The Globalization of Christian Democracy: Religious Entanglements in the Making of Modern Politics

Rosario Forlenza*, Bjørn Thomassen

*Corresponding author

Publikation: Bidrag til tidsskriftTidsskriftartikelForskningpeer review


This article throws light on a crucial, yet overlooked, aspect of global entanglements that significantly came to shape modern politics: the global spread of Catholic ideas that, from the late nineteenth century and through the twentieth century, became translated into various political platforms and, eventually, into Christian Democratic parties. The article will cover three broad periods where such global entanglements took shape: the mid-nineteenth century up until World War I, the interwar period, and the aftermath of World War II. We primarily address developments across the Atlantic in Europe and Latin America, while briefly touching upon Asian developments. The article aims to show the role of non-secular ideologies in political globalization processes and the co-existence of centric and multi-polar tendencies in such processes.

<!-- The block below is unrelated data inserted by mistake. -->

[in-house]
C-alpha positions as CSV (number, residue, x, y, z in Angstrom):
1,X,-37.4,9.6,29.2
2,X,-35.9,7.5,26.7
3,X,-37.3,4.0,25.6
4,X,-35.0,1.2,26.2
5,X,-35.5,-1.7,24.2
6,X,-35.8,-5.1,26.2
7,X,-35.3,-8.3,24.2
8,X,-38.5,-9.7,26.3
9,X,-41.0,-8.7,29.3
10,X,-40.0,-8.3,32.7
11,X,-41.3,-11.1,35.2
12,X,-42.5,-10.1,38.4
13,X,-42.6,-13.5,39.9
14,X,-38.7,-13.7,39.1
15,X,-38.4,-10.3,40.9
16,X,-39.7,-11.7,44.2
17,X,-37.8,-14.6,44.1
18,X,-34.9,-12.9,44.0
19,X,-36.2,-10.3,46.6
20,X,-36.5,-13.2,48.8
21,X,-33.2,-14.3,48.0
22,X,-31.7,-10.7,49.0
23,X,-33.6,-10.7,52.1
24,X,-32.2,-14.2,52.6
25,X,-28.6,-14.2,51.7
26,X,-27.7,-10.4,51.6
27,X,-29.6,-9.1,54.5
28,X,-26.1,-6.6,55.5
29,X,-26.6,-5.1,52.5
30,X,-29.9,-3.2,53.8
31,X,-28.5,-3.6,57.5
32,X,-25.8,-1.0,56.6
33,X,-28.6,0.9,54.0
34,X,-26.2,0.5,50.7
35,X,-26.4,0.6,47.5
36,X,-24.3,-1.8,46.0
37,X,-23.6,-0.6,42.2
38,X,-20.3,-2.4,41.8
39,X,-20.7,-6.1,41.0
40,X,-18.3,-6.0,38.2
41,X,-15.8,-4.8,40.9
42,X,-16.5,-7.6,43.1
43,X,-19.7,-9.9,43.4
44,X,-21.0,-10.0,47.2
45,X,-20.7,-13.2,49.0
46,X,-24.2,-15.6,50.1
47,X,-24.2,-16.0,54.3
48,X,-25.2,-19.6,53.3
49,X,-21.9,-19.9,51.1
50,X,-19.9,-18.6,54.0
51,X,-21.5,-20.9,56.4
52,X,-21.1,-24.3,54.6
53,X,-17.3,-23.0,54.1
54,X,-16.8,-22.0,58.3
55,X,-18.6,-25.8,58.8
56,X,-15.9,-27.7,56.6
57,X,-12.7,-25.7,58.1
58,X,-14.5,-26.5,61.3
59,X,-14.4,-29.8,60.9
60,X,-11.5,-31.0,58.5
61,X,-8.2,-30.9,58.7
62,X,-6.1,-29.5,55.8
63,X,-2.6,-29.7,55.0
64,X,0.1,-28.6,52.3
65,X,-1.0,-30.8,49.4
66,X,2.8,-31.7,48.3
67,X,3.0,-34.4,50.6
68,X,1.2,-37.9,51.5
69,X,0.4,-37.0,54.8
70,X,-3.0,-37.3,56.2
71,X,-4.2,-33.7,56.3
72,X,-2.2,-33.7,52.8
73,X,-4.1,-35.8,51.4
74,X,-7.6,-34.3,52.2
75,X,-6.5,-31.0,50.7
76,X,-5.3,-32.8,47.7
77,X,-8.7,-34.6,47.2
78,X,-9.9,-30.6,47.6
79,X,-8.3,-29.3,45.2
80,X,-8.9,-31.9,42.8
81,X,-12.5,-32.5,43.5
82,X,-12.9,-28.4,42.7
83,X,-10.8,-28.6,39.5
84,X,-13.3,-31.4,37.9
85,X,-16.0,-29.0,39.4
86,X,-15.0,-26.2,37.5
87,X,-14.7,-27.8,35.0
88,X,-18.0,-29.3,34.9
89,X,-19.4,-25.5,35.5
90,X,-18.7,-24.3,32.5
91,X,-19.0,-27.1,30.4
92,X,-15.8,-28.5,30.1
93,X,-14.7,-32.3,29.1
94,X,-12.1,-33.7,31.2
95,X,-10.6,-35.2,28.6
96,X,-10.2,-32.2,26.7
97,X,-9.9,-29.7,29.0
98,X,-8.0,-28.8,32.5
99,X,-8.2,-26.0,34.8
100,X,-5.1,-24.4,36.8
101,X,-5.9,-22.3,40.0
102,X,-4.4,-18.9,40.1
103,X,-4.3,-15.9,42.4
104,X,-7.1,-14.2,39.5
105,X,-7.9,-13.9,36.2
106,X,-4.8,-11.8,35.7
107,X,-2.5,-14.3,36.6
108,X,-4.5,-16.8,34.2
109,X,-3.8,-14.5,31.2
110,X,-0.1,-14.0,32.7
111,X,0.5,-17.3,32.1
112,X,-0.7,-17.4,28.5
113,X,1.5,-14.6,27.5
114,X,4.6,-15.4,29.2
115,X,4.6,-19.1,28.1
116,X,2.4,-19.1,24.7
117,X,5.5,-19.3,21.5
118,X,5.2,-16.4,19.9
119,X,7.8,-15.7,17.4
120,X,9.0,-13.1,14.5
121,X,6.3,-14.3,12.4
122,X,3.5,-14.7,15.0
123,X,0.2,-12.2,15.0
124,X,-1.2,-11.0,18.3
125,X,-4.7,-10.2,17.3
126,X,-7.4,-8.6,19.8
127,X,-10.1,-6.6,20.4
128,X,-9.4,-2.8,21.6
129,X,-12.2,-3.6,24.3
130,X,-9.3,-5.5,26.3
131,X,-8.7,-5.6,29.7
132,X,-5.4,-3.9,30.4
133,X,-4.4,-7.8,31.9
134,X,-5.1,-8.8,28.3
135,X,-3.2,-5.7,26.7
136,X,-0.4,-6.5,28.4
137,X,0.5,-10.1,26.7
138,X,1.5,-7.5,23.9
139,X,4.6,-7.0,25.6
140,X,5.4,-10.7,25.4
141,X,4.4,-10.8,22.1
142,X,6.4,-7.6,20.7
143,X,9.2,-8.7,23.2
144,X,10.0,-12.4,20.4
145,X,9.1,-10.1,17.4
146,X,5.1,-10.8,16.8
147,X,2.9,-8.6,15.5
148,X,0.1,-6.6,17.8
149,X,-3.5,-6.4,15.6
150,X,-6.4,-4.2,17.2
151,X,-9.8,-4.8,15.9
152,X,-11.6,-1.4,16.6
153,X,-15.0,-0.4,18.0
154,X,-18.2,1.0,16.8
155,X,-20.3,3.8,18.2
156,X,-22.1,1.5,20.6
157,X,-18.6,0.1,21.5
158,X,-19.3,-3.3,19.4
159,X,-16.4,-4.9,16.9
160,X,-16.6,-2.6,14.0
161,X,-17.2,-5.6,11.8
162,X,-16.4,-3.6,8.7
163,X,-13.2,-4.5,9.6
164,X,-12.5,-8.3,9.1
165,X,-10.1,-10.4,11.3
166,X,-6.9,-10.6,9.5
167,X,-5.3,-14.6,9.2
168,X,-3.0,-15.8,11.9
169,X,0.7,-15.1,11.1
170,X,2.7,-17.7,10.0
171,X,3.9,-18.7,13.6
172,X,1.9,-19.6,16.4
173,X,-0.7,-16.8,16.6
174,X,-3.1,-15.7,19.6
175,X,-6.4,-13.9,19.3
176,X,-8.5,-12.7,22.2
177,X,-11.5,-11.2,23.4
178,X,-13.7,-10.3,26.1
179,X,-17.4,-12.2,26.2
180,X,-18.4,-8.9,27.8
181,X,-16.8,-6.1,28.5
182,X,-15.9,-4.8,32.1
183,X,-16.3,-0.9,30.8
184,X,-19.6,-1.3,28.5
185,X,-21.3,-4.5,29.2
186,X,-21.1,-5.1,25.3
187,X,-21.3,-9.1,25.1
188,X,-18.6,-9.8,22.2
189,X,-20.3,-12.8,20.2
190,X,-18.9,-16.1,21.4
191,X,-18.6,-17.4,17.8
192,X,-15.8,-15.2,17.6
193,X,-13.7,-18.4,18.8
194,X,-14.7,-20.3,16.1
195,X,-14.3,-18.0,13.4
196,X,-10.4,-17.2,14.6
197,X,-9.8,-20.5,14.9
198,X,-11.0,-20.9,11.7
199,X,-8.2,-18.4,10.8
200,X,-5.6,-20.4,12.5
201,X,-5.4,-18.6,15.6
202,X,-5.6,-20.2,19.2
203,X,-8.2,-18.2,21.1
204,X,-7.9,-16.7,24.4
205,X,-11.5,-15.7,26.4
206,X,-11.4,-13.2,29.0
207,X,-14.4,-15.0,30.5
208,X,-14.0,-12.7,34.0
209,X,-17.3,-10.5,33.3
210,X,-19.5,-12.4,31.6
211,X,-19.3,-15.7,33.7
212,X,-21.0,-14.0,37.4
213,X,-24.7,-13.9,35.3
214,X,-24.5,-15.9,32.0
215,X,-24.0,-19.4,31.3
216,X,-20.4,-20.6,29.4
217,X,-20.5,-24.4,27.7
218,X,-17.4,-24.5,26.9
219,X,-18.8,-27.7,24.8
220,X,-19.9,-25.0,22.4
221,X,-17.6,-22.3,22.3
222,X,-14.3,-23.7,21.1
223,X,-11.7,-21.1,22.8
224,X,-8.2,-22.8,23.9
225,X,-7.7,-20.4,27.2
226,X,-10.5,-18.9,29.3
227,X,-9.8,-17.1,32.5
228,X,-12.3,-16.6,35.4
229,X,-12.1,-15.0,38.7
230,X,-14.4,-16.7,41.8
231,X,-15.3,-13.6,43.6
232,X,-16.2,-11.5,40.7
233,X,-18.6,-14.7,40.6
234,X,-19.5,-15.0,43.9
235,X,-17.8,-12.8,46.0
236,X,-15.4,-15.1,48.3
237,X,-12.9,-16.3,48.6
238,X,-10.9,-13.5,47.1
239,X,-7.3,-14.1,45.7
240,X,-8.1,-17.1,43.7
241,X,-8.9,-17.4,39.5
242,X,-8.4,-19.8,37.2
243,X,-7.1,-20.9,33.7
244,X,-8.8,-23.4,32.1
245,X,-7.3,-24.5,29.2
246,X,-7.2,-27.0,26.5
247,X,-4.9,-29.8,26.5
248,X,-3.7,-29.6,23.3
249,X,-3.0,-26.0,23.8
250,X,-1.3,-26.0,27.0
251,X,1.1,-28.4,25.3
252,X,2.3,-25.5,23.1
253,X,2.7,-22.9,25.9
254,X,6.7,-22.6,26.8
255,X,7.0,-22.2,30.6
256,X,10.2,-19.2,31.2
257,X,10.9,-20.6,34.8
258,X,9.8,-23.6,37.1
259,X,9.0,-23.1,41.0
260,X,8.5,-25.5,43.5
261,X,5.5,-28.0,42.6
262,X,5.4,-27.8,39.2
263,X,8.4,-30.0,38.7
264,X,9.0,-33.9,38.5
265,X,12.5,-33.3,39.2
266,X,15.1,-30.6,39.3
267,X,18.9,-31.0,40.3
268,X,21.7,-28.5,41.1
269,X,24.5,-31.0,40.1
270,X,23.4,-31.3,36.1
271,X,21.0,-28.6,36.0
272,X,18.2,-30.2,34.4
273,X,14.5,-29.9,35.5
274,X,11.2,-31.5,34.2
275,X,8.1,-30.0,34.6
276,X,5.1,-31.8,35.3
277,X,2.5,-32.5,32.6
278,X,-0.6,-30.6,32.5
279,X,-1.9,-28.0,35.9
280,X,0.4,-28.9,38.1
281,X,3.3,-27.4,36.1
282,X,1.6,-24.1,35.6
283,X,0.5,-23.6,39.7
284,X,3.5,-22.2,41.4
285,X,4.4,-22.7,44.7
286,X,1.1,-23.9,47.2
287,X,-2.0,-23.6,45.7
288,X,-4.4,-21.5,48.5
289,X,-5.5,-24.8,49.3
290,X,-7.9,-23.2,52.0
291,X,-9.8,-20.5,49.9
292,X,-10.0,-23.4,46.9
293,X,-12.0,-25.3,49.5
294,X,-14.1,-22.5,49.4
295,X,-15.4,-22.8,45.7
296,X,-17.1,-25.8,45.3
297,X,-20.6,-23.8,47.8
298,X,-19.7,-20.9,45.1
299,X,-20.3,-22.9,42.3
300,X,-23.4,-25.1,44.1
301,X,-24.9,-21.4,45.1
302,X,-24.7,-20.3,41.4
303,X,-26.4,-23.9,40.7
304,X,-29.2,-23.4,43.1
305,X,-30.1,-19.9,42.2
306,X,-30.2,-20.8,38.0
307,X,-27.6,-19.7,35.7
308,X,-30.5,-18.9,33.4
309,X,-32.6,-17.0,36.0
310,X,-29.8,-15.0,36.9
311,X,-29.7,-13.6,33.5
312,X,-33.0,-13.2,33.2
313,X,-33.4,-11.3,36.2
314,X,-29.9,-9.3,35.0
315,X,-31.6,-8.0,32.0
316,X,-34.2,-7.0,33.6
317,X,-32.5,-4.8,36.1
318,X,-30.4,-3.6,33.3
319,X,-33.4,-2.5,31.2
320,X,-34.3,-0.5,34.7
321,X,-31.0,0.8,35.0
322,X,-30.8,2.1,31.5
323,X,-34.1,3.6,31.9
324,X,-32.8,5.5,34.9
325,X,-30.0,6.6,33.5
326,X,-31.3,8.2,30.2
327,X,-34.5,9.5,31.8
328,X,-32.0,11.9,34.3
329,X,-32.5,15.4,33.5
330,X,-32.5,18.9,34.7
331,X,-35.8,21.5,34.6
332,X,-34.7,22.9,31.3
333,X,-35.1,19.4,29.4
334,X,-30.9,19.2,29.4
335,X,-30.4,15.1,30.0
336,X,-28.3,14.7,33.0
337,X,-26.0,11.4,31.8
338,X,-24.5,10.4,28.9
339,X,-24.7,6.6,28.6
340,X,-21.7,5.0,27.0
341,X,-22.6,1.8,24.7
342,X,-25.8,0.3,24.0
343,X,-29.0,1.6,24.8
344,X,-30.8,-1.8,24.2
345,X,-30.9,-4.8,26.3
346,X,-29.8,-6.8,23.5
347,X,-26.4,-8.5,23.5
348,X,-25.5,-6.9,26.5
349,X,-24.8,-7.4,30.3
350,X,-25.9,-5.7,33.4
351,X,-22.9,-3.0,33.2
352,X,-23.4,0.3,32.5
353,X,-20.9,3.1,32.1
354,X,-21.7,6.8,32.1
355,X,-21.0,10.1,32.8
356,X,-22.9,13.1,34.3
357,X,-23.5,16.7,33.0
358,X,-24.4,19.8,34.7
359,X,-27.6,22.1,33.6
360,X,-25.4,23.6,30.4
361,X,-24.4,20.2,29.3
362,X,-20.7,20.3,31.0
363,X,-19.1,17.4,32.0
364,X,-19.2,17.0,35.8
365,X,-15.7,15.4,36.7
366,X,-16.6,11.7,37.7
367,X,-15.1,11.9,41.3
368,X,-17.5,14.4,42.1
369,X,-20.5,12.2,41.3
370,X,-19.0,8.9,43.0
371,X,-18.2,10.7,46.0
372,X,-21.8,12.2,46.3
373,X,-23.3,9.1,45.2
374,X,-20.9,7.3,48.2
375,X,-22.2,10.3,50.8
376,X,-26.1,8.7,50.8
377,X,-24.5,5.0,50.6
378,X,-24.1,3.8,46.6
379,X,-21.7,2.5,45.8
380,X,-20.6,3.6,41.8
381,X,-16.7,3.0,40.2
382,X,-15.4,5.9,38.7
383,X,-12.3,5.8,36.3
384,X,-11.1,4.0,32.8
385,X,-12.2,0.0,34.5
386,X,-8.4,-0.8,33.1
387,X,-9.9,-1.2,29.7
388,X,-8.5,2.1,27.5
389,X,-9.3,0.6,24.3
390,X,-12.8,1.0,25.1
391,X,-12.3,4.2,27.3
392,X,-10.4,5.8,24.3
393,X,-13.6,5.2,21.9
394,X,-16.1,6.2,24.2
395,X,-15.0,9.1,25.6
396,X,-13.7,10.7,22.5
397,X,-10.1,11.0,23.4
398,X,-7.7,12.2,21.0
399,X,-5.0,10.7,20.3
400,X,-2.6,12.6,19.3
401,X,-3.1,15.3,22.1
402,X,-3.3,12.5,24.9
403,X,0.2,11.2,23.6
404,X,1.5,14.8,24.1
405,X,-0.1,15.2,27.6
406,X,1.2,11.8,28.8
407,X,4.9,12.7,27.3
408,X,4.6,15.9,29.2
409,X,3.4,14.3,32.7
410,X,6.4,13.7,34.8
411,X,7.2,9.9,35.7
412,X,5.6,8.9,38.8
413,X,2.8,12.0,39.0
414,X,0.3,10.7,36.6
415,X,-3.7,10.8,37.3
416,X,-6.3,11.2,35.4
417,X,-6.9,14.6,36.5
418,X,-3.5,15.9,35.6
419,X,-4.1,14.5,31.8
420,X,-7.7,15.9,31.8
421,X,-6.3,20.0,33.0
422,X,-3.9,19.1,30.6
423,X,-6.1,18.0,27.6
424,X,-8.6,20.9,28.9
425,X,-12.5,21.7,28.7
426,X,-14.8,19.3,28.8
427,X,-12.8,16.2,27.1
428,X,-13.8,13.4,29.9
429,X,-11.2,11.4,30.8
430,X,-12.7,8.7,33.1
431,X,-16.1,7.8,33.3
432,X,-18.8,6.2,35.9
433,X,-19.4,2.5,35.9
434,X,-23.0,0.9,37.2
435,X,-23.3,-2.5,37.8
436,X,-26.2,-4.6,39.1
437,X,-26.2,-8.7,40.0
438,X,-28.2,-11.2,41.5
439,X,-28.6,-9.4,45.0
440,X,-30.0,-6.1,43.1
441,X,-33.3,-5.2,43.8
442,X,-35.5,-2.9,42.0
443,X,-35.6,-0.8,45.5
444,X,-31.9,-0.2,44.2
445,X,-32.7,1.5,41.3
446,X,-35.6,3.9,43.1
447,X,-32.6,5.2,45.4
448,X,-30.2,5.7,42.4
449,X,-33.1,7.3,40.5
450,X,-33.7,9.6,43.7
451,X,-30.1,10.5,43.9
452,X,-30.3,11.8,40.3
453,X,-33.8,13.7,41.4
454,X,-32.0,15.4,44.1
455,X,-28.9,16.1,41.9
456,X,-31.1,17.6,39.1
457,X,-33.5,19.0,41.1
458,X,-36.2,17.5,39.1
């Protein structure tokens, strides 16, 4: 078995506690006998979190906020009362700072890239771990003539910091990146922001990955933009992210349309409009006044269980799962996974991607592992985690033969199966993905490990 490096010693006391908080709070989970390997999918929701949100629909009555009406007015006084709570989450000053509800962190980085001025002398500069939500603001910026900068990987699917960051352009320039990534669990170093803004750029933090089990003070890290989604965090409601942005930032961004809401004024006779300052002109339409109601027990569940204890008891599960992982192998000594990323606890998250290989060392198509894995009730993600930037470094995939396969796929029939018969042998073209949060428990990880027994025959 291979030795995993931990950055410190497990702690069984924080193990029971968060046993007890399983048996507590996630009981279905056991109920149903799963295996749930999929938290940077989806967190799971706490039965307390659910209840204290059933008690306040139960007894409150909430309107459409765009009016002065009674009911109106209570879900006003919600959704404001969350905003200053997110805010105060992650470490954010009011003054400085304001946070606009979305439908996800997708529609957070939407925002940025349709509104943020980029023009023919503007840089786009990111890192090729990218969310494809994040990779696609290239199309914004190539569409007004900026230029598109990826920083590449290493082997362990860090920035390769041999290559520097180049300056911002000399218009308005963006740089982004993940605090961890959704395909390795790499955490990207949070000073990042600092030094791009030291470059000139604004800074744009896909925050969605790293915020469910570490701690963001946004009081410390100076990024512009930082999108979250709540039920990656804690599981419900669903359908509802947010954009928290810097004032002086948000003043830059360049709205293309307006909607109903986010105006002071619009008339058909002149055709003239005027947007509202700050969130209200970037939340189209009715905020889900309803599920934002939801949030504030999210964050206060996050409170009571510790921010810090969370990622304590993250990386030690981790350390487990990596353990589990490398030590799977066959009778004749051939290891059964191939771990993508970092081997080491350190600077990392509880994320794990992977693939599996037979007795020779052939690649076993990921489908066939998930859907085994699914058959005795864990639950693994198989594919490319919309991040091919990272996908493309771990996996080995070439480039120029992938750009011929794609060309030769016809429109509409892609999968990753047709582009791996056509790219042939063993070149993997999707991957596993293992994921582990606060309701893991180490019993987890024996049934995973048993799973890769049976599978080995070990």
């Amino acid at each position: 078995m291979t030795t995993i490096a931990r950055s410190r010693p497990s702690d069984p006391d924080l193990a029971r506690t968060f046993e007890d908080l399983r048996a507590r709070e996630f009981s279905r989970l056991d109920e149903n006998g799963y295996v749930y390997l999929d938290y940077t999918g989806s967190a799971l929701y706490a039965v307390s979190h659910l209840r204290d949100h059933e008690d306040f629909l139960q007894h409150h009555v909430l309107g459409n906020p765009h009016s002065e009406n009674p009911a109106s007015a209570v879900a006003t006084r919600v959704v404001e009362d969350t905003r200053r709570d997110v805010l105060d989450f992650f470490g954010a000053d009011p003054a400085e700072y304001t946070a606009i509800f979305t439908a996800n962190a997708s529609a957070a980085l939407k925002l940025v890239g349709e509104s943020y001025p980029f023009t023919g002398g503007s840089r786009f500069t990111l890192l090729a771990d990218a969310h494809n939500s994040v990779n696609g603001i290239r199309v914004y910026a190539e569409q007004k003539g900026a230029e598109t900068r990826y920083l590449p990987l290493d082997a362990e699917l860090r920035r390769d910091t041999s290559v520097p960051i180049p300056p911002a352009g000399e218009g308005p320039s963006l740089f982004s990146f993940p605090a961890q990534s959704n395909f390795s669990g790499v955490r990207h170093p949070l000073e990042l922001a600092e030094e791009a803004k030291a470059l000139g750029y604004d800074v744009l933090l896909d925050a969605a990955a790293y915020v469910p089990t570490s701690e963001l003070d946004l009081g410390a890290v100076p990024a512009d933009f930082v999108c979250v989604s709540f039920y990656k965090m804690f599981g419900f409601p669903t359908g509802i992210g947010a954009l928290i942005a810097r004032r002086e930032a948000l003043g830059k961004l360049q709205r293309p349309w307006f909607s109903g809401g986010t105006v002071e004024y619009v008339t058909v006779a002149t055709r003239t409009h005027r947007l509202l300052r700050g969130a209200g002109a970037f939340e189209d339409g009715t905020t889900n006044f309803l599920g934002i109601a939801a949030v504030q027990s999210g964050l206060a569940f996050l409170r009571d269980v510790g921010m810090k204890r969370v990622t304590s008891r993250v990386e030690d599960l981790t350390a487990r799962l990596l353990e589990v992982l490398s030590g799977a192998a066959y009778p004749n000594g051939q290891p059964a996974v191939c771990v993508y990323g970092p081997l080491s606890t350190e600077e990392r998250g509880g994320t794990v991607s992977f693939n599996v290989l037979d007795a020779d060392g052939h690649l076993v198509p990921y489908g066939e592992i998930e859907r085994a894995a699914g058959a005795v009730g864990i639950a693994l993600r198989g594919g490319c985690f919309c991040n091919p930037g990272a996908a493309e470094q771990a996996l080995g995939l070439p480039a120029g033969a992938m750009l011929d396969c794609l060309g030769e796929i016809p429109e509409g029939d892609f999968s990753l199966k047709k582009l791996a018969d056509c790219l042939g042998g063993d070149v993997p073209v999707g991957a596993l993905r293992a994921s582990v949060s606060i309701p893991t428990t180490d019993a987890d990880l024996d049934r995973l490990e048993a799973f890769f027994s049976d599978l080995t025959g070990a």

Udgave nummer7
StatusUdgivet - jul. 2022


  • Catholicism
  • Christian Democracy
  • Europe
  • globalization
  • Latin America
  • political history
  • political modernity
  • religion

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